Screen Shot 2013-10-28 at 12.24.53 PM#1. Unbelievable? – Hosted by Justin Brierly with Premier Christian Radio.  Unbelievable? is a UK-based public radio program, which airs every Saturday afternoon with an occasional podcast posting mid-week.  Justin brings in several leading scholars in theological and philosophical matters and they debate and dialogue particular issues ranging from ethics, comparative religions, the existence of God, science, doctrinal differences, and current events.

October 6th, 2013

Cosmic Darwinism: Evolving Laws of Nature?

by Max Andrews

The following are a few questions raised in light of Rupert Sheldrake’s The Science Delusion: Freeing The Spirit Of Enquiry. 

The argument that he advances in the chapter involves something he calls ‘habits’, which are “a kind of memory inherent in nature”. (From what I understand, he has also advanced this within a theory of ‘morphic resonance’ in his other published works.) Putting aside his case for these ‘habits’, three questions that he poses to materialists at the end of the chapter caught my eye:

1) If the laws of nature existed before the Big Bang, and governed the Big Bang from its first instant, where were they?

2) If the laws and constants of nature all came into being at the moment of the Big Bang, how does the universe remember them? Where are they ‘imprinted’?

3) How do you know that the laws of nature are fixed and not evolutionary?

August 29th, 2013

Michael Denton’s New Paper That Argues for the Fine-Tuning of the “Laws of Form”

by Max Andrews

Original source from Evolution News & Views.

In a new peer-reviewed paper in BIO-Complexity, Michael Denton challenges the view that biological organisms are accidents of random mutation and natural selection, instead adopting a structuralist view that body plans are like Platonic “types,” woven into the fabric of nature.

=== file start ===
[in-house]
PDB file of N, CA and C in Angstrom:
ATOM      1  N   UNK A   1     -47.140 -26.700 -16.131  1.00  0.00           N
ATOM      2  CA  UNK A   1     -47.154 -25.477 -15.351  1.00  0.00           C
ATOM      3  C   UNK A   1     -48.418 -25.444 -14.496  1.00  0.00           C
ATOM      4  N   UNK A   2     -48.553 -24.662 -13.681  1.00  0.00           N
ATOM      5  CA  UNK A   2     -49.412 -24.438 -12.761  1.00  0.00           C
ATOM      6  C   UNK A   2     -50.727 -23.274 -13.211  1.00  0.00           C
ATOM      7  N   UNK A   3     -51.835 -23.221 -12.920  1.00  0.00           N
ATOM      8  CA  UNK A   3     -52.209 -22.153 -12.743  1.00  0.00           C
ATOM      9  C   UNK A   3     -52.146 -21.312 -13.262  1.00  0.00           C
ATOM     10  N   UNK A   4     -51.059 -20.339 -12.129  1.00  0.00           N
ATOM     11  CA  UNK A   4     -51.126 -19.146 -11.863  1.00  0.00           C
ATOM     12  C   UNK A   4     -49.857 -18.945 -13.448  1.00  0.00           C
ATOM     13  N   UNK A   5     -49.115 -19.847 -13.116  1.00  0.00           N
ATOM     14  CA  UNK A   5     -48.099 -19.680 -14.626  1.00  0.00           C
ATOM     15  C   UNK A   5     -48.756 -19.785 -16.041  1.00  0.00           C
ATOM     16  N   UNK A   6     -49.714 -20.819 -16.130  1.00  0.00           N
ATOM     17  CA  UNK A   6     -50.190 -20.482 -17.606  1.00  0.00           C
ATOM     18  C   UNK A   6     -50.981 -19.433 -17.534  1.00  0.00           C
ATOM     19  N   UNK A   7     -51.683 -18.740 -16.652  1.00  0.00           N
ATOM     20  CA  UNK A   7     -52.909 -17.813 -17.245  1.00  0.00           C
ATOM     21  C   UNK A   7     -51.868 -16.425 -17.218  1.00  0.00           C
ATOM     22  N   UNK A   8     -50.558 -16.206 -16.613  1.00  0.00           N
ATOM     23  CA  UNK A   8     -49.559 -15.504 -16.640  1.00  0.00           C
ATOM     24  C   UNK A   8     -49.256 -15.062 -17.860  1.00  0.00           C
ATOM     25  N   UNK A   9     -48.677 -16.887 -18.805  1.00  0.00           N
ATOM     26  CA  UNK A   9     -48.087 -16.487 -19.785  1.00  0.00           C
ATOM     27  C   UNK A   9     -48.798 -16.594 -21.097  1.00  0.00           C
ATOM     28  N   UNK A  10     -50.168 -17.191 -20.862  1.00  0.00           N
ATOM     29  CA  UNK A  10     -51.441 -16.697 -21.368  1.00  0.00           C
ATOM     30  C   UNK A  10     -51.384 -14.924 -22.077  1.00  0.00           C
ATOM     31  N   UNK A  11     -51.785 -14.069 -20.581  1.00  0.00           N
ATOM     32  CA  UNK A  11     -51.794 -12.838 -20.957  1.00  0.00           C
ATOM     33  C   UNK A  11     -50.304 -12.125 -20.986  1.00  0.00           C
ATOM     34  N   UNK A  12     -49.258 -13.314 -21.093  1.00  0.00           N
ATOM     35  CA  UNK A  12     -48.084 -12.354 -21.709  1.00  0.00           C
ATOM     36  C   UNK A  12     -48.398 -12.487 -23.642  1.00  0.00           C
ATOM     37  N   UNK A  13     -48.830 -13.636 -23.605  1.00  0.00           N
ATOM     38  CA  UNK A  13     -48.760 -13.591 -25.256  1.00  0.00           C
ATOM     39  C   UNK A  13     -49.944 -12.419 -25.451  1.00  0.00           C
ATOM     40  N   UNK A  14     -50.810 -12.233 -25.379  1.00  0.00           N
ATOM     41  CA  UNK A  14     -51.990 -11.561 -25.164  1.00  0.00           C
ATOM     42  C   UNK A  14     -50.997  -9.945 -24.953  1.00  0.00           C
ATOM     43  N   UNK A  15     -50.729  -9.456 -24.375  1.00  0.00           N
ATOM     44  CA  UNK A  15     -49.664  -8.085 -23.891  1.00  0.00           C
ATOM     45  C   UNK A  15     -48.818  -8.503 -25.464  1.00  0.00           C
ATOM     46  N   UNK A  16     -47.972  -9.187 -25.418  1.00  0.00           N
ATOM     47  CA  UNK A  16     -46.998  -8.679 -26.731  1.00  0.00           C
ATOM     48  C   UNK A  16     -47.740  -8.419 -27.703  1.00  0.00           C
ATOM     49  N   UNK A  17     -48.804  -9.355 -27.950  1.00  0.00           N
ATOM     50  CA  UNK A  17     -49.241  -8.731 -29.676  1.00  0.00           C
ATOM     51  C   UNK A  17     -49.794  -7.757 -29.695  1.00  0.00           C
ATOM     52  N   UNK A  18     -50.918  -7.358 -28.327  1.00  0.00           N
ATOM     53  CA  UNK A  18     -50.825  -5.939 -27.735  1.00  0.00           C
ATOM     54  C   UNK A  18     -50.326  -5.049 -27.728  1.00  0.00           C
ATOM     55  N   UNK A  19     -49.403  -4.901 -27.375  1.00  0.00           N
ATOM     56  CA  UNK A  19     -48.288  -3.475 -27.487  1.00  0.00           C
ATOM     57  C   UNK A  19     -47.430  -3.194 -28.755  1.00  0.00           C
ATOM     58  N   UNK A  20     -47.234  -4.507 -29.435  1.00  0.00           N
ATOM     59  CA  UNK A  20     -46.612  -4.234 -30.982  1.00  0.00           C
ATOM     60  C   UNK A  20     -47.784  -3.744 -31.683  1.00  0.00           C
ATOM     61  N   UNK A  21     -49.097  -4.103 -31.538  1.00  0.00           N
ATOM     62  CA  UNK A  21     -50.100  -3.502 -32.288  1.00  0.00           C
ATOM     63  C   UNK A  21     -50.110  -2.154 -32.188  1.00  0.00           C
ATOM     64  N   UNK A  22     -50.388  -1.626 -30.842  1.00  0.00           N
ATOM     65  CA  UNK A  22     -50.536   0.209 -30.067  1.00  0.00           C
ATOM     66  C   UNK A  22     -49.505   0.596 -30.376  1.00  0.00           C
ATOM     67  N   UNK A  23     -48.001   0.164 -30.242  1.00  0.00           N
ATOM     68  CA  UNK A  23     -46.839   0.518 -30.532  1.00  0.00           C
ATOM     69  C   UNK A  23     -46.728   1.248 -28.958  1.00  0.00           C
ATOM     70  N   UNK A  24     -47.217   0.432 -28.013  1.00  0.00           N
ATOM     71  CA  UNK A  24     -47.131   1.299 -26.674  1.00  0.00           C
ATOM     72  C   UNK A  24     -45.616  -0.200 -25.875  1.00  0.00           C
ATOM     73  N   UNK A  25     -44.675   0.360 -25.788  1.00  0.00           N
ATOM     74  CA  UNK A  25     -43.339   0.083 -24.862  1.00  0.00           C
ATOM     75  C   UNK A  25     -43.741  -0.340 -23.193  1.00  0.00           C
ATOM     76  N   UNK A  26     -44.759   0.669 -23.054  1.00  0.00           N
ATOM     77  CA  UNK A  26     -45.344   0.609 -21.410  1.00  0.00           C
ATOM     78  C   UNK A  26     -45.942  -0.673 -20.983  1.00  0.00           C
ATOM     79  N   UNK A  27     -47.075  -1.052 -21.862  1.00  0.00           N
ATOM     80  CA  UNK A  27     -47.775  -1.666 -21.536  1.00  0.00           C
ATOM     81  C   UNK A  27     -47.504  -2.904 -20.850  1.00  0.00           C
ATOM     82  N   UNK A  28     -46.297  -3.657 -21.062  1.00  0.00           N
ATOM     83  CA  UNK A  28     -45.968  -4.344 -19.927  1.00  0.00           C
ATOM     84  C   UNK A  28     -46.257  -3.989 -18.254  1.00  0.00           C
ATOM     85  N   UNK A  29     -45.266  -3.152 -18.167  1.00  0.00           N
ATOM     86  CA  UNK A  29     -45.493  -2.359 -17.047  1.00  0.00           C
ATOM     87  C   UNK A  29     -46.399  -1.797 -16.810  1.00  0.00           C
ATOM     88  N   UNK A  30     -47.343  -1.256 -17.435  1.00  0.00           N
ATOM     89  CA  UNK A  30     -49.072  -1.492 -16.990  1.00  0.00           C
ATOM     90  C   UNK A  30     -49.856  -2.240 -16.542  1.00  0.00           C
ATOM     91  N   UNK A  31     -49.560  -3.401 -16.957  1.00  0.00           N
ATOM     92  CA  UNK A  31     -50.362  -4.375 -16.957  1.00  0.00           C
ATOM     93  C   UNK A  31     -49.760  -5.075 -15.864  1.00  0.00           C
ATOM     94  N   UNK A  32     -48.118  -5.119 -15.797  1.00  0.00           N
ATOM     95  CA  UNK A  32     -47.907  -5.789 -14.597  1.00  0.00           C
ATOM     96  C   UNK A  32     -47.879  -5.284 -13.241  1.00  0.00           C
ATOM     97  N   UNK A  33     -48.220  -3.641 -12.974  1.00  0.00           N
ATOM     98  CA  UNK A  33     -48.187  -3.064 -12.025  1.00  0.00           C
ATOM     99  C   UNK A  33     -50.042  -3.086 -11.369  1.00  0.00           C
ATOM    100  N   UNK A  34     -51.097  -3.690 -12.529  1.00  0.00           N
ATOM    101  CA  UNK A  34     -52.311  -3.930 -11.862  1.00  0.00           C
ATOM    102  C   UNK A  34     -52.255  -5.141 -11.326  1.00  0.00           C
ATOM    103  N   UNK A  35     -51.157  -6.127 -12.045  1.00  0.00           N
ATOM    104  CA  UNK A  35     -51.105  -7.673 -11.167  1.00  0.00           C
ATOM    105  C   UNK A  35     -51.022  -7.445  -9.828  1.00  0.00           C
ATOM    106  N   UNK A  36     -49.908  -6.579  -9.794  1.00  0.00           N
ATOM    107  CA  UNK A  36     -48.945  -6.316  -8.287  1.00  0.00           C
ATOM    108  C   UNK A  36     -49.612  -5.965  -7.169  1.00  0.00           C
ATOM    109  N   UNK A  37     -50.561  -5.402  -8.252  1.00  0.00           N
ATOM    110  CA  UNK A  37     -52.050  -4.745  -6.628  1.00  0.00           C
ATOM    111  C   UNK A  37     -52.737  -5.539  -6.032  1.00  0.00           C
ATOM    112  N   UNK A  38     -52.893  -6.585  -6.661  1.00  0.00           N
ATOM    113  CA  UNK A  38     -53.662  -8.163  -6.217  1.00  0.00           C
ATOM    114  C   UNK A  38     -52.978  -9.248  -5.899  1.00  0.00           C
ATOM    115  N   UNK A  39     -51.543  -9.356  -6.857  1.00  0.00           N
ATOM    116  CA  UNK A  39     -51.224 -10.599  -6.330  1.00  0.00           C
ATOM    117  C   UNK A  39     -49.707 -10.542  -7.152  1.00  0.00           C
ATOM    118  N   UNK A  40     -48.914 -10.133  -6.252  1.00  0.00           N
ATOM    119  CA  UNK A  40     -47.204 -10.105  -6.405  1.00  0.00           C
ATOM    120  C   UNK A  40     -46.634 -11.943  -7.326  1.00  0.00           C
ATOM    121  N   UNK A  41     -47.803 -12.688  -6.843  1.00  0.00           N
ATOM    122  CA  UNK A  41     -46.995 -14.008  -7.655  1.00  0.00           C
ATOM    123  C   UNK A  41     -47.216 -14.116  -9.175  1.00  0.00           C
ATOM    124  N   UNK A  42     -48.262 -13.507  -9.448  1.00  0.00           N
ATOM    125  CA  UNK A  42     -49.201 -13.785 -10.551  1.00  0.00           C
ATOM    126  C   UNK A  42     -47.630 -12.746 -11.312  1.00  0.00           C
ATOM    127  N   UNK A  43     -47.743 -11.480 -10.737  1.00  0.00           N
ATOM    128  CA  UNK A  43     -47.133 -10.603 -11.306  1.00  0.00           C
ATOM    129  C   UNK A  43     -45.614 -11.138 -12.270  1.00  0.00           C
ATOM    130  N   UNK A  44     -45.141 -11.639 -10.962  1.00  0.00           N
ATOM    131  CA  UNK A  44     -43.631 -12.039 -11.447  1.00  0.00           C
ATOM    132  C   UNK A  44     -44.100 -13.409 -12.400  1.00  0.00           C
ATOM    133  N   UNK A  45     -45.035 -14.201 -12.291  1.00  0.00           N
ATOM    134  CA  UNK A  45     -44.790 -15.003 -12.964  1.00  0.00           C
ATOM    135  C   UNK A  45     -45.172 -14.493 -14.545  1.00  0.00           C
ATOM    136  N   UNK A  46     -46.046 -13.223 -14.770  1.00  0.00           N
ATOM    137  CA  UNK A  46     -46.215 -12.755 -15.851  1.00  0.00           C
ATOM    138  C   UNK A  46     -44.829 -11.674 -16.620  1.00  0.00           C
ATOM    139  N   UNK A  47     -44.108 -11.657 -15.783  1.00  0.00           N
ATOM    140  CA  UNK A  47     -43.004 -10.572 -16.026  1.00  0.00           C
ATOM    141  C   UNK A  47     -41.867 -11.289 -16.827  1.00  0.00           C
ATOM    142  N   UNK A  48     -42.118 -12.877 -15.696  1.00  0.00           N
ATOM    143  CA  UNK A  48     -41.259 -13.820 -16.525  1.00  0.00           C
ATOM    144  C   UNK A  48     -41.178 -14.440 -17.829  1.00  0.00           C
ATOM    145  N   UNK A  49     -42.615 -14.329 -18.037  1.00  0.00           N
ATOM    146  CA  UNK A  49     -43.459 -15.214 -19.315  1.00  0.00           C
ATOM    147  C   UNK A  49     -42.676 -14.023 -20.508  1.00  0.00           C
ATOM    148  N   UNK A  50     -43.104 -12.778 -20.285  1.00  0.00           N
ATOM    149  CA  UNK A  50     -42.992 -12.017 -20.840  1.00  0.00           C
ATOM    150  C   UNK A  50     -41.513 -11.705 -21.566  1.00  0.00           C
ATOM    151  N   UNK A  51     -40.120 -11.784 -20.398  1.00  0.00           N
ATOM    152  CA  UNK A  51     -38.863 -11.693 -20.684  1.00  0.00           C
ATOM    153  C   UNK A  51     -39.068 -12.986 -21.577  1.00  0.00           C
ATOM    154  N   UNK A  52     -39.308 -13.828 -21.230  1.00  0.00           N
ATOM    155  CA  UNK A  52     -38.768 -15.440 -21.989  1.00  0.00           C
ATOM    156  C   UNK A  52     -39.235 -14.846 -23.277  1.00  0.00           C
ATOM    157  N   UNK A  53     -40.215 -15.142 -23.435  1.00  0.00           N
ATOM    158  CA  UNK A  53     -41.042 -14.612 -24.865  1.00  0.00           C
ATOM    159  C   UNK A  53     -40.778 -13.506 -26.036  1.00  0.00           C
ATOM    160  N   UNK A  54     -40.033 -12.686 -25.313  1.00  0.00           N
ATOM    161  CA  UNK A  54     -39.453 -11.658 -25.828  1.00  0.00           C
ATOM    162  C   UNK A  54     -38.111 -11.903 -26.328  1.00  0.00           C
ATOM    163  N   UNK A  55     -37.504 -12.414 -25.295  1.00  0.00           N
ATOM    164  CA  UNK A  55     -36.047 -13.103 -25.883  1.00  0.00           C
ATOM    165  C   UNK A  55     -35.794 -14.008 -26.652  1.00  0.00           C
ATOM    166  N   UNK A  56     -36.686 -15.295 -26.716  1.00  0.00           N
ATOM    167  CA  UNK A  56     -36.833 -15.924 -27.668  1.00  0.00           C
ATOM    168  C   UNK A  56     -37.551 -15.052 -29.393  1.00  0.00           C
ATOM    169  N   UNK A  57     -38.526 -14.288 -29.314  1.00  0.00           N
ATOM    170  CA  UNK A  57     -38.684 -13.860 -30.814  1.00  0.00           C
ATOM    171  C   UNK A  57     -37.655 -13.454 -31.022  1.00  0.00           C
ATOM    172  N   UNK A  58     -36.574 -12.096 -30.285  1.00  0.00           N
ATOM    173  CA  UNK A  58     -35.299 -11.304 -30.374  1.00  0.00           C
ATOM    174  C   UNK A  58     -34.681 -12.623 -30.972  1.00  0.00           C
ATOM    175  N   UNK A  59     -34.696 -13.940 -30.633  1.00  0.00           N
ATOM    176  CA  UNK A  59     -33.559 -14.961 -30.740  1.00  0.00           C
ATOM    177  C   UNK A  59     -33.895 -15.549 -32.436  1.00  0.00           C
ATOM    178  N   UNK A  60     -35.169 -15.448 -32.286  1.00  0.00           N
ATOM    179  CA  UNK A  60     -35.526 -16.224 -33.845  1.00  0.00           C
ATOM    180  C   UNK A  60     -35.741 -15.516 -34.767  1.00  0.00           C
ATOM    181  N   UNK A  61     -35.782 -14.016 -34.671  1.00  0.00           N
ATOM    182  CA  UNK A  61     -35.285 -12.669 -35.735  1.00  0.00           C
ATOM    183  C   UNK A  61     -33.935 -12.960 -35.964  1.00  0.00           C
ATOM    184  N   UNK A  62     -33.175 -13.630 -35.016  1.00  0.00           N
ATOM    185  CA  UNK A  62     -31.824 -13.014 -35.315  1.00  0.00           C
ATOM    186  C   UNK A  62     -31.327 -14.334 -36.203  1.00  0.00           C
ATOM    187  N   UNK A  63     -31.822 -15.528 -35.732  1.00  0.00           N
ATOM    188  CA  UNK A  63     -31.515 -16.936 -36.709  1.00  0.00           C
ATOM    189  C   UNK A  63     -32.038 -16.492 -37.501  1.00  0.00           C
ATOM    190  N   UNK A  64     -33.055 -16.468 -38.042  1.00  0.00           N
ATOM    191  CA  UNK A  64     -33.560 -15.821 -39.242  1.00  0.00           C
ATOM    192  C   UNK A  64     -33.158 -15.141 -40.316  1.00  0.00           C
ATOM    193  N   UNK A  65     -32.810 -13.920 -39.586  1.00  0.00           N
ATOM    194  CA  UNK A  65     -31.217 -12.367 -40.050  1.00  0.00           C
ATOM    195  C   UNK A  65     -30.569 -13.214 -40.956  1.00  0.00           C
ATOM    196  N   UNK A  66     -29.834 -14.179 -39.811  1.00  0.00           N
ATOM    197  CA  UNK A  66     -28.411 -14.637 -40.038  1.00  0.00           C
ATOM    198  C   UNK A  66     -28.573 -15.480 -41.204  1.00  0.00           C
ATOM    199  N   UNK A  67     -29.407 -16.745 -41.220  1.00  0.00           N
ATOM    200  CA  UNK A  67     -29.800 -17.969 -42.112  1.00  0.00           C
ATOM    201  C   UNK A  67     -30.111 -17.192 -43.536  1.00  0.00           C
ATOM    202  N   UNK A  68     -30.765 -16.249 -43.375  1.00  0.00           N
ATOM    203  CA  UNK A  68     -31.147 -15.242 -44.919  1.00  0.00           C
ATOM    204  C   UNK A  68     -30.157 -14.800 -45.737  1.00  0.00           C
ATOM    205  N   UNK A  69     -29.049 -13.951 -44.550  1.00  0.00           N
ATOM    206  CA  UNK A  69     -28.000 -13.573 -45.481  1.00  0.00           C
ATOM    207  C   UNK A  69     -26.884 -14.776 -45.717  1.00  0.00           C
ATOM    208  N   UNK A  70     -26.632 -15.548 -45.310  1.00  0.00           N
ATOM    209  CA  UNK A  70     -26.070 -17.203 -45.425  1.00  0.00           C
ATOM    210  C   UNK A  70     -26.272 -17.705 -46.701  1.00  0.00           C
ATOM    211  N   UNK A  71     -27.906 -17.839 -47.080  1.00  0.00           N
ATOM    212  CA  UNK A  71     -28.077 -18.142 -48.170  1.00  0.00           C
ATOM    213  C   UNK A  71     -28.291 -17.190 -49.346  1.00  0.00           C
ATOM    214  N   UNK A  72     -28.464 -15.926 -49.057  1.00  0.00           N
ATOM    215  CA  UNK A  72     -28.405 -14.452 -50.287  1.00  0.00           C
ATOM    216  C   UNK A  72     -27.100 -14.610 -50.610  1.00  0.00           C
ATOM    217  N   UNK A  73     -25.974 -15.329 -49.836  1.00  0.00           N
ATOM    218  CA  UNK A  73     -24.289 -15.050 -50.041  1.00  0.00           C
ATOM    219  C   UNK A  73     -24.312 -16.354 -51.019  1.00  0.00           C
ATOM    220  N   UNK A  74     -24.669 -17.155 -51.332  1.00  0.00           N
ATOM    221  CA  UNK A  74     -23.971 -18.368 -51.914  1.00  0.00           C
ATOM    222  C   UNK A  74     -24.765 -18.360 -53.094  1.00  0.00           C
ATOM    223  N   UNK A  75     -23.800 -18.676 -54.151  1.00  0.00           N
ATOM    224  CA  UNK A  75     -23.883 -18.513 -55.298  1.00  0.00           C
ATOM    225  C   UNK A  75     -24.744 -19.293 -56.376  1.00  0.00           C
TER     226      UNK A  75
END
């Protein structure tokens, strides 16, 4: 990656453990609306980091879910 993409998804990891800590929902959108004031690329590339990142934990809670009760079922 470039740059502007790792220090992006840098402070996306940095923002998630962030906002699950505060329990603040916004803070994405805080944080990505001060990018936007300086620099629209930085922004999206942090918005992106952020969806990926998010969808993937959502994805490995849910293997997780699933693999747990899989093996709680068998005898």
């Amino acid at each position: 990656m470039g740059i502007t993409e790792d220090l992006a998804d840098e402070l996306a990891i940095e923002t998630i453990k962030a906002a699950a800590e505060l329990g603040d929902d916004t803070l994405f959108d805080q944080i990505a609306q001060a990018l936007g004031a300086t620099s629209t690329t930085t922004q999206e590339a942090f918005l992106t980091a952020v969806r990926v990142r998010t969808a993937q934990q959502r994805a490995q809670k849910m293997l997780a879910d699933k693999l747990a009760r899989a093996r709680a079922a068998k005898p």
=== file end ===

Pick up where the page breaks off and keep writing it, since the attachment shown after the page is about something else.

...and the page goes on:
According to Denton, a biochemist and Senior Fellow with Discovery Institute’s Center for Science & Culture, this perspective, popular before Darwin wrote Origin of Species in 1859, “was not based, as Darwinists often claim, on a priori philosophical belief in Platonic concepts, but rather upon the empirical finding that a vast amount of biological complexity, including the deep homologies which define the taxa of the natural system, appears to be of an abstract, non-adaptive nature that is sometimes of a strikingly numerical and geometric character.”

June 24th, 2013

Q&A 28: The Multiverse, Many Worlds, and the Problem of Evil

by Max Andrews

Question:

Hey Max,
This was a great idea to start this Q&A section!  I have a question regarding the Problem of Evil that I have been working on for a couple months now.  I haven’t yet found an intellectually satisfying answer, but hopefully through you, God will provide one.  (I almost didn’t want to ask it because I enjoy the “chase” as Christ reveals Himself to me through the process!)
read more »